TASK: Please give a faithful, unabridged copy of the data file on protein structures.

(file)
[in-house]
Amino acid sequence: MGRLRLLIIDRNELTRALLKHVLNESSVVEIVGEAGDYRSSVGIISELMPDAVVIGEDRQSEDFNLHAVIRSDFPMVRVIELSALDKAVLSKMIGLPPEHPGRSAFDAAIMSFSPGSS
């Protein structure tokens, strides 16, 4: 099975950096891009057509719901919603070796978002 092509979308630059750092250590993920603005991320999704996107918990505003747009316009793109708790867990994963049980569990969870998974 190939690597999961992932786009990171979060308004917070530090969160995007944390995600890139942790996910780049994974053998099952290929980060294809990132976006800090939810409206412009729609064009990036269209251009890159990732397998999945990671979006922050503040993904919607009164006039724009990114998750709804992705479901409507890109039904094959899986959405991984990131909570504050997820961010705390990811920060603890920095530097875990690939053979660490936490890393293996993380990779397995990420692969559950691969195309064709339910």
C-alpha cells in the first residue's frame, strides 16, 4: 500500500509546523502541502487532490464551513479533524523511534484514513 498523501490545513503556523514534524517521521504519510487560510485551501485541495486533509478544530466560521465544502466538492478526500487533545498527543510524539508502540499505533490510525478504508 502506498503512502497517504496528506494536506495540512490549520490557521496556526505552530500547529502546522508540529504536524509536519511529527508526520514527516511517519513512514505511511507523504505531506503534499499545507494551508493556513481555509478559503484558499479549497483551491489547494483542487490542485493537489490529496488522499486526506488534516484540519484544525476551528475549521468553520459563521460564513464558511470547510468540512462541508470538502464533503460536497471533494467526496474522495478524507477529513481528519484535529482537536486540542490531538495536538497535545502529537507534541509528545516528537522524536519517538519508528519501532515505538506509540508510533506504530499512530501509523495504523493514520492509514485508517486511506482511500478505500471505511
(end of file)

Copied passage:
[in-house]
Amino acid sequence: MGRLRLLIIDRNELTRALLKHVLNESSVVEIVGEAGDYRSSVGIISELMPDAVVIGEDRQSEDFNLHAVIRSDFPMVRVIELSALDKAVLSKMIGLPPEHPGRSAFDAAIMSFSPGSS
């Protein structure tokens, strides 16, 4: 099975950096891009057509719901919603070796978002 092509979308630059750092250590993920603005991320999704996107918990505003747009316009793109708790867990994963049980569990969870998974 190939690597999961992932786009990171979060308004917070530090969160995007944390995600890139942790996910780049994974053998099952290929980060294809990132976006800090939810409206412009729609064009990036269209251009890159990732397998999945990671979006922050503040993904919607009164006039724009990114998750709804992705479901409507890109039904094959899986959405991984990131909570504050997820961010705390990811920060603890920095530097875990690939053979660490936490890393293996993380990779397995990420692969559950691969195309064709339910």
C-alpha cells in the first residue's frame, strides 16, 4: 500500500509546523502541502487532490464551513479533524523511534484514513 498523501490545513503556523514534524517521521504519510487560510485551501485541495486533509478544530466560521465544502466538492478526500487533545498527543510524539508502540499505533490510525478504508 502506498503512502497517504496528506494536506495540512490549520490557521496556526505552530500547529502546522508540529504536524509536519511529527508526520514527516511517519513512514505511511507523504505531506503534499499545507494551508493556513481555509478559503484558499479549497483551491489547494483542487490542485493537489490529496488522499486526506488534516484540519484544525476551528475549521468553520459563521460564513464558511470547510468540512462541508470538502464533503460536497471533494467526496474522495478524507477529513481528519484535529482537536486540542490531538495536538497535545502529537507534541509528545516528537522524536519517538519508528519501532515505538506509540508510533506504530499512530501509523495504523493514520492509514485508517486511506482511500478505500471505511